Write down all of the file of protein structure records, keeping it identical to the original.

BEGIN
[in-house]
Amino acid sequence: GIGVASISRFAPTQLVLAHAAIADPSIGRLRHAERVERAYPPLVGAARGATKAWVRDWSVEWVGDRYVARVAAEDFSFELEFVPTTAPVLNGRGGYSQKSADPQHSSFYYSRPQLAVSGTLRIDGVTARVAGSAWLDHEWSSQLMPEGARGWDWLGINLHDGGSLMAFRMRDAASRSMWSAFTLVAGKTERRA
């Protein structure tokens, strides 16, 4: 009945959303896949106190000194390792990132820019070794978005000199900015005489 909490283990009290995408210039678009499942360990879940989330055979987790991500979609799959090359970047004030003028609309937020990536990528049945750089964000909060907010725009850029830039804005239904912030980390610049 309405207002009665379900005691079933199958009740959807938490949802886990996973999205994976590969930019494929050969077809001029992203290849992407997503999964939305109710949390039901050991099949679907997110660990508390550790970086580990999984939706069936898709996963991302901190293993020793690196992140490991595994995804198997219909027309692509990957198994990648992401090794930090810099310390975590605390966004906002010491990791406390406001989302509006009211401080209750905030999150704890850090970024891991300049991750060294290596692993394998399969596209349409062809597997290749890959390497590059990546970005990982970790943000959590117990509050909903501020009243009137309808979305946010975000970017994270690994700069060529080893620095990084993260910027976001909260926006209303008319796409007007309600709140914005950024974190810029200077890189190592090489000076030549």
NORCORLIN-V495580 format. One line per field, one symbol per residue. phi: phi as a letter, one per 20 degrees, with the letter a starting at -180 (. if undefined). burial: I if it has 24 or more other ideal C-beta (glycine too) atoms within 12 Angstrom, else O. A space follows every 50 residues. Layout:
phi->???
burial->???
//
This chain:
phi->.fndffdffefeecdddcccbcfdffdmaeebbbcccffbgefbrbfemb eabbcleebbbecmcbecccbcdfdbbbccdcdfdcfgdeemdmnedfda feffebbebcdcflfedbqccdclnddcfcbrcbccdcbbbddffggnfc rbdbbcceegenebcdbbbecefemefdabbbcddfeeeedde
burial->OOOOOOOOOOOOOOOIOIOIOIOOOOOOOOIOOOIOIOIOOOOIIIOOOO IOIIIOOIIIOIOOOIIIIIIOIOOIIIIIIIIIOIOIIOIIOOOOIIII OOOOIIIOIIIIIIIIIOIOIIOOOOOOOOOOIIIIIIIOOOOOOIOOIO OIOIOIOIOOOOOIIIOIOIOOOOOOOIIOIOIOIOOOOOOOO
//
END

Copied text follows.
[in-house]
Amino acid sequence: GIGVASISRFAPTQLVLAHAAIADPSIGRLRHAERVERAYPPLVGAARGATKAWVRDWSVEWVGDRYVARVAAEDFSFELEFVPTTAPVLNGRGGYSQKSADPQHSSFYYSRPQLAVSGTLRIDGVTARVAGSAWLDHEWSSQLMPEGARGWDWLGINLHDGGSLMAFRMRDAASRSMWSAFTLVAGKTERRA
């Protein structure tokens, strides 16, 4: 009945959303896949106190000194390792990132820019070794978005000199900015005489 909490283990009290995408210039678009499942360990879940989330055979987790991500979609799959090359970047004030003028609309937020990536990528049945750089964000909060907010725009850029830039804005239904912030980390610049 309405207002009665379900005691079933199958009740959807938490949802886990996973999205994976590969930019494929050969077809001029992203290849992407997503999964939305109710949390039901050991099949679907997110660990508390550790970086580990999984939706069936898709996963991302901190293993020793690196992140490991595994995804198997219909027309692509990957198994990648992401090794930090810099310390975590605390966004906002010491990791406390406001989302509006009211401080209750905030999150704890850090970024891991300049991750060294290596692993394998399969596209349409062809597997290749890959390497590059990546970005990982970790943000959590117990509050909903501020009243009137309808979305946010975000970017994270690994700069060529080893620095990084993260910027976001909260926006209303008319796409007007309600709140914005950024974190810029200077890189190592090489000076030549």
NORCORLIN-V495580 format. One line per field, one symbol per residue. phi: phi as a letter, one per 20 degrees, with the letter a starting at -180 (. if undefined). burial: I if it has 24 or more other ideal C-beta (glycine too) atoms within 12 Angstrom, else O. A space follows every 50 residues. Layout:
phi->???
burial->???
//
This chain:
phi->.fndffdffefeecdddcccbcfdffdmaeebbbcccffbgefbrbfemb eabbcleebbbecmcbecccbcdfdbbbccdcdfdcfgdeemdmnedfda feffebbebcdcflfedbqccdclnddcfcbrcbccdcbbbddffggnfc rbdbbcceegenebcdbbbecefemefdabbbcddfeeeedde
burial->OOOOOOOOOOOOOOOIOIOIOIOOOOOOOOIOOOIOIOIOOOOIIIOOOO IOIIIOOIIIOIOOOIIIIIIOIOOIIIIIIIIIOIOIIOIIOOOOIIII OOOOIIIOIIIIIIIIIOIOIIOOOOOOOOOOIIIIIIIOOOOOOIOOIO OIOIOIOIOOOOOIIIOIOIOOOOOOOIIOIOIOIOOOOOOOO
//